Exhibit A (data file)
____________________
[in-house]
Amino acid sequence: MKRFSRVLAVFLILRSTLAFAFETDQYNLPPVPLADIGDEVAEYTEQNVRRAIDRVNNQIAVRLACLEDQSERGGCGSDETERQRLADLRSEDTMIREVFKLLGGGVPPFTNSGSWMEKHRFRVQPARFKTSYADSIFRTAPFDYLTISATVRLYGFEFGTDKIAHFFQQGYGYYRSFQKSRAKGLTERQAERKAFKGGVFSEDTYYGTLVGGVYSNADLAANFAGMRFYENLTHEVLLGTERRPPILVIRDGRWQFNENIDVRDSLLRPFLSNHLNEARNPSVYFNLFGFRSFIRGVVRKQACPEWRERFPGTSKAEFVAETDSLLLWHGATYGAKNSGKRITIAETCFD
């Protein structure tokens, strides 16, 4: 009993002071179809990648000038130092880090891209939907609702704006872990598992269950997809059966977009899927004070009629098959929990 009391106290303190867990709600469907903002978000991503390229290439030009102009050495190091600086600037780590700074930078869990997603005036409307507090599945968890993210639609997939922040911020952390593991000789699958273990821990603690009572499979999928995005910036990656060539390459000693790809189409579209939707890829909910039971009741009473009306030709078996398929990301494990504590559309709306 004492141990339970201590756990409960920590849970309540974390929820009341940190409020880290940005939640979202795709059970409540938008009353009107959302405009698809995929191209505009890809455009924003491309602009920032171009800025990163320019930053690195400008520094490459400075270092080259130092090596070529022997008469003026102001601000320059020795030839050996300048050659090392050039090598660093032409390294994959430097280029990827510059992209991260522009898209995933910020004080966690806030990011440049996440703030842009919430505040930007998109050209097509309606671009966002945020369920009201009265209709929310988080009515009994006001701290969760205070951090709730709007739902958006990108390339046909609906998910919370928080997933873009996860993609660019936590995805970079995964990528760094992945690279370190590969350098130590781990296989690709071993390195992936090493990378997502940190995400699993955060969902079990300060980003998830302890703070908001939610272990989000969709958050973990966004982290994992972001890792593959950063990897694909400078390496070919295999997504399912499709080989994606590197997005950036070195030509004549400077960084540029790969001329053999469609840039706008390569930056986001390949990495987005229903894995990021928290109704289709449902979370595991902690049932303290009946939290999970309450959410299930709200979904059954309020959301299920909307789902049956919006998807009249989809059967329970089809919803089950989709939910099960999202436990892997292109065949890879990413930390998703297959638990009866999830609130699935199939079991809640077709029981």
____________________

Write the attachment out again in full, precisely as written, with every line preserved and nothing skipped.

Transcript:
[in-house]
Amino acid sequence: MKRFSRVLAVFLILRSTLAFAFETDQYNLPPVPLADIGDEVAEYTEQNVRRAIDRVNNQIAVRLACLEDQSERGGCGSDETERQRLADLRSEDTMIREVFKLLGGGVPPFTNSGSWMEKHRFRVQPARFKTSYADSIFRTAPFDYLTISATVRLYGFEFGTDKIAHFFQQGYGYYRSFQKSRAKGLTERQAERKAFKGGVFSEDTYYGTLVGGVYSNADLAANFAGMRFYENLTHEVLLGTERRPPILVIRDGRWQFNENIDVRDSLLRPFLSNHLNEARNPSVYFNLFGFRSFIRGVVRKQACPEWRERFPGTSKAEFVAETDSLLLWHGATYGAKNSGKRITIAETCFD
């Protein structure tokens, strides 16, 4: 009993002071179809990648000038130092880090891209939907609702704006872990598992269950997809059966977009899927004070009629098959929990 009391106290303190867990709600469907903002978000991503390229290439030009102009050495190091600086600037780590700074930078869990997603005036409307507090599945968890993210639609997939922040911020952390593991000789699958273990821990603690009572499979999928995005910036990656060539390459000693790809189409579209939707890829909910039971009741009473009306030709078996398929990301494990504590559309709306 004492141990339970201590756990409960920590849970309540974390929820009341940190409020880290940005939640979202795709059970409540938008009353009107959302405009698809995929191209505009890809455009924003491309602009920032171009800025990163320019930053690195400008520094490459400075270092080259130092090596070529022997008469003026102001601000320059020795030839050996300048050659090392050039090598660093032409390294994959430097280029990827510059992209991260522009898209995933910020004080966690806030990011440049996440703030842009919430505040930007998109050209097509309606671009966002945020369920009201009265209709929310988080009515009994006001701290969760205070951090709730709007739902958006990108390339046909609906998910919370928080997933873009996860993609660019936590995805970079995964990528760094992945690279370190590969350098130590781990296989690709071993390195992936090493990378997502940190995400699993955060969902079990300060980003998830302890703070908001939610272990989000969709958050973990966004982290994992972001890792593959950063990897694909400078390496070919295999997504399912499709080989994606590197997005950036070195030509004549400077960084540029790969001329053999469609840039706008390569930056986001390949990495987005229903894995990021928290109704289709449902979370595991902690049932303290009946939290999970309450959410299930709200979904059954309020959301299920909307789902049956919006998807009249989809059967329970089809919803089950989709939910099960999202436990892997292109065949890879990413930390998703297959638990009866999830609130699935199939079991809640077709029981």